In the past two months, the OutCenter has provided LGBTQ+ sensitivity trainings for two different groups.
In September, the Bridgman School District hosted this training for their staff and faculty of around 75 people. This affirmative action was one of phenomenal leadership, as this school district was one of the first in Berrien County to do so. It could cause a domino effect, and persuade other schools in the area to have their faculties go through similar workshops. The second training, held in October, was for CHASM. CHASM is an organization of college representatives, school counselors, and private practice therapists from Berrien, Cass, and Van Buren counties. This particular training featured mostly counselors from schools in our area, which provided these schools with a fantastic supplement to the guidelines released by the State Board of Education in September.
Both of these trainings covered a wide range of topics dealing with LGBTQ+ students, from the Gender Spectrum to how to spot microaggressions in school environments. Most often with these workshops, trainees came out with a brand new perspective, and felt much more prepared to provide for LGBTQ+ students. “Sometimes the people in the training go back to LGBT people that they know and start a conversation,” said OutCenter executive director Mary Jo Schnell. Those conversations are crucial to building a foundation for empathy and understanding. For these counselors and teachers, there is now not only an awareness but a thirst for more information. That’s infinitely important to seeing change in our school systems.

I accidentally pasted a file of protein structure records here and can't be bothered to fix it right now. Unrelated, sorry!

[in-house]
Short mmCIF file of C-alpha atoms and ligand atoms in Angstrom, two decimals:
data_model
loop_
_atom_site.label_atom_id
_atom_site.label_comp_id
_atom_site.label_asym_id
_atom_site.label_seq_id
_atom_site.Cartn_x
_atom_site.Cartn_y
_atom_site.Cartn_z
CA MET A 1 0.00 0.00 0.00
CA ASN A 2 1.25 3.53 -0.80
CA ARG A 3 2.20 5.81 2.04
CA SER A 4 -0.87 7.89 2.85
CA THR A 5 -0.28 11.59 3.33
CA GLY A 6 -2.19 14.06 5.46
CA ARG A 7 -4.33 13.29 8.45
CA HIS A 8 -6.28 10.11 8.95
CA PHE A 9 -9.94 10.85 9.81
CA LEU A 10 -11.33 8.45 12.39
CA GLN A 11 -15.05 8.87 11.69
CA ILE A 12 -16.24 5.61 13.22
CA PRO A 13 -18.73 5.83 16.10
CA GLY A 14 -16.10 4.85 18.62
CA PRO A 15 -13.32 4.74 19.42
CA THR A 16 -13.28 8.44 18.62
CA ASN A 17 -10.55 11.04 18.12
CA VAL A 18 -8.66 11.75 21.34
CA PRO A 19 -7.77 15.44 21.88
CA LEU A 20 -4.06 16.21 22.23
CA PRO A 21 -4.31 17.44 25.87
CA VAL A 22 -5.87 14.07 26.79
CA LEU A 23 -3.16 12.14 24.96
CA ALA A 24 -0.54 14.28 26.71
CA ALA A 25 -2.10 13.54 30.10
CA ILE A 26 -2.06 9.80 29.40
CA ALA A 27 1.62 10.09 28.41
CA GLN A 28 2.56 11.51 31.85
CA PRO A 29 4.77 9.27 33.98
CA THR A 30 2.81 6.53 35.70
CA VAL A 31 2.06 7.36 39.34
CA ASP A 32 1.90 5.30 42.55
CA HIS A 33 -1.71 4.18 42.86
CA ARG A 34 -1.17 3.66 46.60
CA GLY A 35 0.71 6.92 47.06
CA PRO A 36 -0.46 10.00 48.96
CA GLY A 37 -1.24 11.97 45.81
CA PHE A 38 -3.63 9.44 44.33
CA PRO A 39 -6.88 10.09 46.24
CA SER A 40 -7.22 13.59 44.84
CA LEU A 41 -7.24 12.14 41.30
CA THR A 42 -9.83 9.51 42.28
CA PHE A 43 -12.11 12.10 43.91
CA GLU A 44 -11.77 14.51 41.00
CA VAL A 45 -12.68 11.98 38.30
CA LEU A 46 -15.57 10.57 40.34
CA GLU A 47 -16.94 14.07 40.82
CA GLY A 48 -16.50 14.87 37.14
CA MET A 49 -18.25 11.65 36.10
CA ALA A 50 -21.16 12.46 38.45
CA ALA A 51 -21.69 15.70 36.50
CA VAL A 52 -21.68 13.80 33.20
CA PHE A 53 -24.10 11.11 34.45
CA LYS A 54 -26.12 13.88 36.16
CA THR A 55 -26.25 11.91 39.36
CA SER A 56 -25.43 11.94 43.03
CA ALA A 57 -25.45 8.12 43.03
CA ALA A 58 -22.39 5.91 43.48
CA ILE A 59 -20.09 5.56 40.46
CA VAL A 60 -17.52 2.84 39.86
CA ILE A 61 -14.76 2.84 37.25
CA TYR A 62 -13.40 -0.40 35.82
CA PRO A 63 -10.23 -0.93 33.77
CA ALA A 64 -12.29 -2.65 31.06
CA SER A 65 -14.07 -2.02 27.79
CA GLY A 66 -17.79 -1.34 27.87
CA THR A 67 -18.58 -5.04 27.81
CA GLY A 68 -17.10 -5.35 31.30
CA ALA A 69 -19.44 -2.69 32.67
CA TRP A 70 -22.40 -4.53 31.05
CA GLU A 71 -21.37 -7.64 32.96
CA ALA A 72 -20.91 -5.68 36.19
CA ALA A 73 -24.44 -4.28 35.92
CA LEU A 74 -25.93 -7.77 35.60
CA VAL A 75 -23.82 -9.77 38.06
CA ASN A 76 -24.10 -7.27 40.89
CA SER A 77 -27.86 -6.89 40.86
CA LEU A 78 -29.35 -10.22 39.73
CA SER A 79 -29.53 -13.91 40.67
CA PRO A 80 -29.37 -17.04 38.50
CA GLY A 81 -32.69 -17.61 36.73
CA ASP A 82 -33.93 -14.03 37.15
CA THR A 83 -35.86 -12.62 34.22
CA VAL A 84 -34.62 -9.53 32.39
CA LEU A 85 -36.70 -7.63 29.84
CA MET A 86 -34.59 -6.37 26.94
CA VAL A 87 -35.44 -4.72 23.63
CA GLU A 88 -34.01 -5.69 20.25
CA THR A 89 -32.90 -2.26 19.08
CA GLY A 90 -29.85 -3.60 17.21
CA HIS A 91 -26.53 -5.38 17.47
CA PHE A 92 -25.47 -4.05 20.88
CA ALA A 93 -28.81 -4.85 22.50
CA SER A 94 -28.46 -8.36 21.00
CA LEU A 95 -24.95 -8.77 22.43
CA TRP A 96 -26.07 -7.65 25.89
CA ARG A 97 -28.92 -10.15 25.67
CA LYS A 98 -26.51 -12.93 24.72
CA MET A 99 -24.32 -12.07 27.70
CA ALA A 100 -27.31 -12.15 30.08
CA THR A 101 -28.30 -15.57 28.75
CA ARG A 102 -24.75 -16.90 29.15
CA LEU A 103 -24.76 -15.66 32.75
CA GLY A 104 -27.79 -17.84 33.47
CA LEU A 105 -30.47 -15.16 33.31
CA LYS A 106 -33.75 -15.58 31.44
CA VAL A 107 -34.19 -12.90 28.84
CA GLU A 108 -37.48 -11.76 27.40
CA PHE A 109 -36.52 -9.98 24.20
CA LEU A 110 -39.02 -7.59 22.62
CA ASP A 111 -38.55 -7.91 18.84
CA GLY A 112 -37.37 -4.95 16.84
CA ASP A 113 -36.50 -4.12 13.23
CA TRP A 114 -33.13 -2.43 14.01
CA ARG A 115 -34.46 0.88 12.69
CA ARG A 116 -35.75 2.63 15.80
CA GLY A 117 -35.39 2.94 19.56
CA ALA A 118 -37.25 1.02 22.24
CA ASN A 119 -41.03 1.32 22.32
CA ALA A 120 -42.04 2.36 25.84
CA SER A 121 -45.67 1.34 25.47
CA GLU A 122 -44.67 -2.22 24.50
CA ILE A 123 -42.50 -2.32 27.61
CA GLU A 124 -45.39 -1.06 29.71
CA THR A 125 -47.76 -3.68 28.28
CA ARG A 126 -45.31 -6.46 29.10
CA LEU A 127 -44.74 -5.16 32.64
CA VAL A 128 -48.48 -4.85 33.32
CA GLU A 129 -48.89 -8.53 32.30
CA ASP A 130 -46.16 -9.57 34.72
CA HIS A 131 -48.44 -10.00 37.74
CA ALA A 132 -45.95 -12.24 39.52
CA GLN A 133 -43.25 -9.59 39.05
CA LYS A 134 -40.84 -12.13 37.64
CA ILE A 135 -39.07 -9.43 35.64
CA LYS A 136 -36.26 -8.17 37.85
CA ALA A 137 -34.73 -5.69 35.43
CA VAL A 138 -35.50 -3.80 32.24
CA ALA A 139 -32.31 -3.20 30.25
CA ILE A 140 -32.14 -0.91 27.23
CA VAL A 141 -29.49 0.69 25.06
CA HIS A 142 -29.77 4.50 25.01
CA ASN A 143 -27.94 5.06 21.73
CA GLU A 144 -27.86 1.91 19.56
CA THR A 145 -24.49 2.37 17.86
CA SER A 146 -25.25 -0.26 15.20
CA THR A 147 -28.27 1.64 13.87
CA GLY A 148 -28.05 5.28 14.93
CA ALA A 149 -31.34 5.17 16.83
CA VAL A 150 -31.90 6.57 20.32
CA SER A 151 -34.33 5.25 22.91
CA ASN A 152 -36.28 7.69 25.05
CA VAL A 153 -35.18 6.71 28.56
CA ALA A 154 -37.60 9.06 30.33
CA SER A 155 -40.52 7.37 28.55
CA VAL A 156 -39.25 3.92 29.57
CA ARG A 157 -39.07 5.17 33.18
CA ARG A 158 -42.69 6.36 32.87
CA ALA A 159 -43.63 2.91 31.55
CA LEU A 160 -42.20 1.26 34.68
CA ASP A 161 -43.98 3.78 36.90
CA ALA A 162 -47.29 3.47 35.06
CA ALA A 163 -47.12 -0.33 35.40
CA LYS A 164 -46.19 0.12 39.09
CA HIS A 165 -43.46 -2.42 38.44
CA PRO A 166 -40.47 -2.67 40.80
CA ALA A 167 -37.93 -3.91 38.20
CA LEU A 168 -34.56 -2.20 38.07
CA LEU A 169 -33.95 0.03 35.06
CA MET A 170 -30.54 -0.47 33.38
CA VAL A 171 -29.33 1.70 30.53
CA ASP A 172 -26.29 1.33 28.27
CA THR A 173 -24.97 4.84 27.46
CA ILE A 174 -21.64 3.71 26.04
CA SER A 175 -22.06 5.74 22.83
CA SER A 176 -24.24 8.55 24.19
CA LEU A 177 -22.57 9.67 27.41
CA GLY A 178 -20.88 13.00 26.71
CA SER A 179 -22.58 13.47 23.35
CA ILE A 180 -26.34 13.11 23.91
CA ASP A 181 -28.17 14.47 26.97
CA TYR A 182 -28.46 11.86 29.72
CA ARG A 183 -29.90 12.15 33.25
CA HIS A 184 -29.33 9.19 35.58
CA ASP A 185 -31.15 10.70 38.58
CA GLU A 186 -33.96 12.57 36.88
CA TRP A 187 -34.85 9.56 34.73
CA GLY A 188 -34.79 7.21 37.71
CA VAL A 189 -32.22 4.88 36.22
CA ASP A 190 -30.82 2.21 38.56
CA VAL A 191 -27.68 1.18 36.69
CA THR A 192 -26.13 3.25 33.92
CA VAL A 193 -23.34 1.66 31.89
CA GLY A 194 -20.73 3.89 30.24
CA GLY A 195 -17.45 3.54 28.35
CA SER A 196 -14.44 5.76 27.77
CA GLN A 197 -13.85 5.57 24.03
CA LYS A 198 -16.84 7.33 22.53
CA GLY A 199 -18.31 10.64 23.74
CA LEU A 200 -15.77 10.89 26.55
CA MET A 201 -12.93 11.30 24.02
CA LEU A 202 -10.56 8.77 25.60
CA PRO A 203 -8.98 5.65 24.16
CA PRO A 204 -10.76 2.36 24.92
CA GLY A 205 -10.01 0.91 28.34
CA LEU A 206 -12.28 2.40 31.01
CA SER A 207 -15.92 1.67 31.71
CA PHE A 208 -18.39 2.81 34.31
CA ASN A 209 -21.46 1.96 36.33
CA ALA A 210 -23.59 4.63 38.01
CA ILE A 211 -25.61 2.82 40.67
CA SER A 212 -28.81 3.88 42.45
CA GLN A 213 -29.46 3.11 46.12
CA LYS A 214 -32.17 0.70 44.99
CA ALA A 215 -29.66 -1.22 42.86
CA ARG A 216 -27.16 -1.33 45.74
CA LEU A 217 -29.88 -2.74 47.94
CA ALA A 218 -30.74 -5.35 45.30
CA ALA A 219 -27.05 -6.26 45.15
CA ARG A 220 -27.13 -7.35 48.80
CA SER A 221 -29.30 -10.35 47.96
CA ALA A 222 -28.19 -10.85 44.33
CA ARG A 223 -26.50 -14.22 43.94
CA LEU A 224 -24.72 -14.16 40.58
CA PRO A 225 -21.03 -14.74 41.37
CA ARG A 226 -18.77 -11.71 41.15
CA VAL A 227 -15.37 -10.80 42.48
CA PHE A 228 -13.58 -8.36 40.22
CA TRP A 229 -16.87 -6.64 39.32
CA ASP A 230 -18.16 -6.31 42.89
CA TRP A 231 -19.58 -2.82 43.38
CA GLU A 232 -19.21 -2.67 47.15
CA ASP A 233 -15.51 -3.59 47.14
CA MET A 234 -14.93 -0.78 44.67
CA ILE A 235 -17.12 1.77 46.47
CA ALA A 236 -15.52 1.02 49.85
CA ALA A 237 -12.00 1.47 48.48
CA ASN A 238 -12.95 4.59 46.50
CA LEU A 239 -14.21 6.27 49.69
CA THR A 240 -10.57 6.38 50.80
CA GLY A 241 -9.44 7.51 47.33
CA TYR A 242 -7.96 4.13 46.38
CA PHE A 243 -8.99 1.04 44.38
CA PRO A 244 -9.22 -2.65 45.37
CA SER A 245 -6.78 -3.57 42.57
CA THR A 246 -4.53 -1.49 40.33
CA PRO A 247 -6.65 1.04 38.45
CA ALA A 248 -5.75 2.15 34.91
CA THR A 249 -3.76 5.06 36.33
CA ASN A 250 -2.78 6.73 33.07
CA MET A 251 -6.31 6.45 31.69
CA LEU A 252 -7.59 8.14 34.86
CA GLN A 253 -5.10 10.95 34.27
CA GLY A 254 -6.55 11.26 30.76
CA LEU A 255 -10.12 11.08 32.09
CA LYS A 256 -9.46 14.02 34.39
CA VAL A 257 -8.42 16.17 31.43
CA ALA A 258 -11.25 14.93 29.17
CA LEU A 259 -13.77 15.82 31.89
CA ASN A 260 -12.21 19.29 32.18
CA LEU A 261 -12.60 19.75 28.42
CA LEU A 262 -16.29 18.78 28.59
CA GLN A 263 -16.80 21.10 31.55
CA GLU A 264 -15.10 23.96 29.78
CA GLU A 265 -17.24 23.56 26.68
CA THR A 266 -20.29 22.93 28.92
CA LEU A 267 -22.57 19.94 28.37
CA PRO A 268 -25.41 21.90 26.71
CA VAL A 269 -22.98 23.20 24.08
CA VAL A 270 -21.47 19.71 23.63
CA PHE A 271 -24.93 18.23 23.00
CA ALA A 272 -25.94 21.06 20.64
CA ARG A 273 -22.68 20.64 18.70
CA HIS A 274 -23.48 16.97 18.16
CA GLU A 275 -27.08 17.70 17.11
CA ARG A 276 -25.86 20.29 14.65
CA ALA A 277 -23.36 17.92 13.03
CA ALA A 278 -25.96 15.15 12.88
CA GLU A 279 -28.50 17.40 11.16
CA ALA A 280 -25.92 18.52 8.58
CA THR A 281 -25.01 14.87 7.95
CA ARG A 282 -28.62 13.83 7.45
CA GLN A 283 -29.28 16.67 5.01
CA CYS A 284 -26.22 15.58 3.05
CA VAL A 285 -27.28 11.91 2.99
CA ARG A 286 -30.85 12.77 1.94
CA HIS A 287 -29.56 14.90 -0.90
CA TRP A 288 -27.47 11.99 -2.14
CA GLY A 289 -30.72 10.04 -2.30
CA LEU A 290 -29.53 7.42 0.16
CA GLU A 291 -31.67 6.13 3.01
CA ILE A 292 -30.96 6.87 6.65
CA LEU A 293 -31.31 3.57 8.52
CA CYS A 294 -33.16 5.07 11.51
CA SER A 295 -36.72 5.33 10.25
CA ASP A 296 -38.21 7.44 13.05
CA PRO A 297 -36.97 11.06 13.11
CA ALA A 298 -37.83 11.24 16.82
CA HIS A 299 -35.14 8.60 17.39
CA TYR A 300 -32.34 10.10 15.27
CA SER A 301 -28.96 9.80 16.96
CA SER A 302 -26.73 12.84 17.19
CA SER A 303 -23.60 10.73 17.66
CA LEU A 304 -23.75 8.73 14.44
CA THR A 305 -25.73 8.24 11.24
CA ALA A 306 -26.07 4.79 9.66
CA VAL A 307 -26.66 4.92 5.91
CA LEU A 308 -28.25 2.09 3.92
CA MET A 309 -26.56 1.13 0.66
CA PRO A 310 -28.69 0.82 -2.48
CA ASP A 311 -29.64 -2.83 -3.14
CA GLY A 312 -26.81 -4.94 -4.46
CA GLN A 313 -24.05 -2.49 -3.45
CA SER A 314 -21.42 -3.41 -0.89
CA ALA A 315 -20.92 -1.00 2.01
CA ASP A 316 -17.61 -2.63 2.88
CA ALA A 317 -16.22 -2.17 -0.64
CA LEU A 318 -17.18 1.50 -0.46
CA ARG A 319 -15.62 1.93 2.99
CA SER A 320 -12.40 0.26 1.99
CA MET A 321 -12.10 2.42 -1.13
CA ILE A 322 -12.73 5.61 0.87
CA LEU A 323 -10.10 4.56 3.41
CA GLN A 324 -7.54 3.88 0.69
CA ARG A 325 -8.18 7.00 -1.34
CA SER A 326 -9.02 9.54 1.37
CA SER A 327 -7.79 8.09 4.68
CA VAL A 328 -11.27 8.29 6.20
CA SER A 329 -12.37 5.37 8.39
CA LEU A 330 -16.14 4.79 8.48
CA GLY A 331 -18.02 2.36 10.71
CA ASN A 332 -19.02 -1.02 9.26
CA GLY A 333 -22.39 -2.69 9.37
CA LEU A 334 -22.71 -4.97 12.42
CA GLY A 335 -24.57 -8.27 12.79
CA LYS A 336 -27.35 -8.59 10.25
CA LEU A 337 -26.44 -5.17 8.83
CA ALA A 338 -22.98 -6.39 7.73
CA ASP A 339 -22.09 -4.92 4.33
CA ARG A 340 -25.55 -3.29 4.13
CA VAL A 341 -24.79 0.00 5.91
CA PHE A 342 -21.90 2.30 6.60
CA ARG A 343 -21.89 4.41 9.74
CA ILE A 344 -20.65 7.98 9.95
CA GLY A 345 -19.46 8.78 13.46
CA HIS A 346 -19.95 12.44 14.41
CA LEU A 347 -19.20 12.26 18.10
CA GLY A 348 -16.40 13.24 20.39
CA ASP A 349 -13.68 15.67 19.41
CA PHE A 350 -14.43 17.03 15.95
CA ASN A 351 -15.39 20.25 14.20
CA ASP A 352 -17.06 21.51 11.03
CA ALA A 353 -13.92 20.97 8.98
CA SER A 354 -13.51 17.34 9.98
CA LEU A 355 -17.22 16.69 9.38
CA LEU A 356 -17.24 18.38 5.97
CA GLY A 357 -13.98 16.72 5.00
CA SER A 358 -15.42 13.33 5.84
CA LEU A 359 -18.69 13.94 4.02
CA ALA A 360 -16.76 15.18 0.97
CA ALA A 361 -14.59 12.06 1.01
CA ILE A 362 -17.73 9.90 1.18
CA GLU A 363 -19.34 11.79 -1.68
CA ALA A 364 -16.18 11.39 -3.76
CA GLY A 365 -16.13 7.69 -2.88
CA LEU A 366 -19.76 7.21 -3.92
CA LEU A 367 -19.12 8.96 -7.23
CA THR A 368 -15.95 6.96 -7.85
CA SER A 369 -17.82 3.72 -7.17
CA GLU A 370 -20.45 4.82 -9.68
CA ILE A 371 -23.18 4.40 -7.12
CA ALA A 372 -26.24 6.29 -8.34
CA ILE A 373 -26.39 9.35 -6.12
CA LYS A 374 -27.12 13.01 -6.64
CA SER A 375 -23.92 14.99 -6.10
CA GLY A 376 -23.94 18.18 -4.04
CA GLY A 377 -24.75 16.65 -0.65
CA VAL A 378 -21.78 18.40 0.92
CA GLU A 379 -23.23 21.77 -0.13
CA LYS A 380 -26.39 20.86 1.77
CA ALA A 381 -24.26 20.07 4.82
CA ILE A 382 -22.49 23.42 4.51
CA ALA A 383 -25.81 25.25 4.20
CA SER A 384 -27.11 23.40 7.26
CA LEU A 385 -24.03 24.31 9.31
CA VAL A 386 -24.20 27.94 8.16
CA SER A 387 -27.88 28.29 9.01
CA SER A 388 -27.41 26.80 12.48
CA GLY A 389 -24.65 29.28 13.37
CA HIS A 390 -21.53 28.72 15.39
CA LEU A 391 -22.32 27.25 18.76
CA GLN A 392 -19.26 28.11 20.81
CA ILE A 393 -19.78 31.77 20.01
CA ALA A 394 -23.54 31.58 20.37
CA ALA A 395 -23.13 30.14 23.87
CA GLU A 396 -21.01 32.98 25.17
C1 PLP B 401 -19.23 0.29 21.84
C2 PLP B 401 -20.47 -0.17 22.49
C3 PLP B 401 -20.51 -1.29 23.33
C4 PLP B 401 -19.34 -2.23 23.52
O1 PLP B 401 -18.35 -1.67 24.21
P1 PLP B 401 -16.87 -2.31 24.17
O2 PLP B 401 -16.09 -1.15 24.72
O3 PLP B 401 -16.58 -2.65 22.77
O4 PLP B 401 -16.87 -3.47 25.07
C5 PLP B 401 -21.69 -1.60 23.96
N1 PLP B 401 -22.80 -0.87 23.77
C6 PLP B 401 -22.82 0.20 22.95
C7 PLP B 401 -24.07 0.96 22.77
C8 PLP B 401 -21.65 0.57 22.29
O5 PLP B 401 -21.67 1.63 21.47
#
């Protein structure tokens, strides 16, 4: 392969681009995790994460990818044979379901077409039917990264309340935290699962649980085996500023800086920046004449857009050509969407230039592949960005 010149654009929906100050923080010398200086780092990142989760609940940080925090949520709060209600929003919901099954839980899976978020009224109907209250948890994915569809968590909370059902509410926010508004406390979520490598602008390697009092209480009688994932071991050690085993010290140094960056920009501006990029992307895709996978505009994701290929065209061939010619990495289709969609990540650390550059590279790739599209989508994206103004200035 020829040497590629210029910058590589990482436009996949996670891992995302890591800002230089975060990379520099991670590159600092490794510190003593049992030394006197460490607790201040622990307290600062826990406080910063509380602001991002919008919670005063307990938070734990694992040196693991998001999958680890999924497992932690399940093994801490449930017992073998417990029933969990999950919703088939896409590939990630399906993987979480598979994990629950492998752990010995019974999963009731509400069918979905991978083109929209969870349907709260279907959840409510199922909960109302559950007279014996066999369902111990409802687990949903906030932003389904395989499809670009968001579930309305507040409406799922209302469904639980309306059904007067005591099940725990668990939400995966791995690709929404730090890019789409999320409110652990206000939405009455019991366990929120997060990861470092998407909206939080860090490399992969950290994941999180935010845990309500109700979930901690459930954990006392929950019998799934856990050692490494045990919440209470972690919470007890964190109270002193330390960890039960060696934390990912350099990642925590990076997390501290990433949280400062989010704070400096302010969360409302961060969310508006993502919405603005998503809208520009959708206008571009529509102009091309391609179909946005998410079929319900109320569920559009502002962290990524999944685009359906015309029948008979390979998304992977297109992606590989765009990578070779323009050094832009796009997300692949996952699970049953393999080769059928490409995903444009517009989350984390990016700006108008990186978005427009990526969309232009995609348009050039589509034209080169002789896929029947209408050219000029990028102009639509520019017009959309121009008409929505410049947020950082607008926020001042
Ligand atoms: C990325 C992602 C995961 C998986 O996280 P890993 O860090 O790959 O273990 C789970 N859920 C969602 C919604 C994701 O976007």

I had the pleasure of talking with St. Joseph High School counselor Tracy Wagner about her experience in the CHASM training. Wagner has 20+ years of counseling experience, and is in her 9th year at St. Joseph High School. “Even after so much training, you still have those ‘aha’ moments,” said Wagner. When asked for three things that stood out to her the most in the training, she struggled to come up with only three examples. What Wagner remembers the most was something trainer Chris Lacefield said about himself: “It’s not like I came out and was done coming out.” The difference in social privilege between herself and LGBTQ+ individuals had never occurred to Wagner before then. It also surprised Wagner that the participants were so willing to be vulnerable, and admit that they needed to improve when it came to handling LGBTQ+ issues. In her professional life, Wagner uses what she learned in this workshop most when helping transgender students. She expressed to me that now she feels far more prepared to support the transgender student body. “We are in education to support kids,” said Wagner, “and that has to be the goal all the time.” At the end of the workshop, all participants were given a sticker to put on the doors of their offices, marking their offices as a safe place for LGBTQ+ students. In Wagner’s experience, these stickers prompted a lot of conversation. These markers are not about encouraging students to identify as LGBT, they are displayed to support those that happen to be LGBT.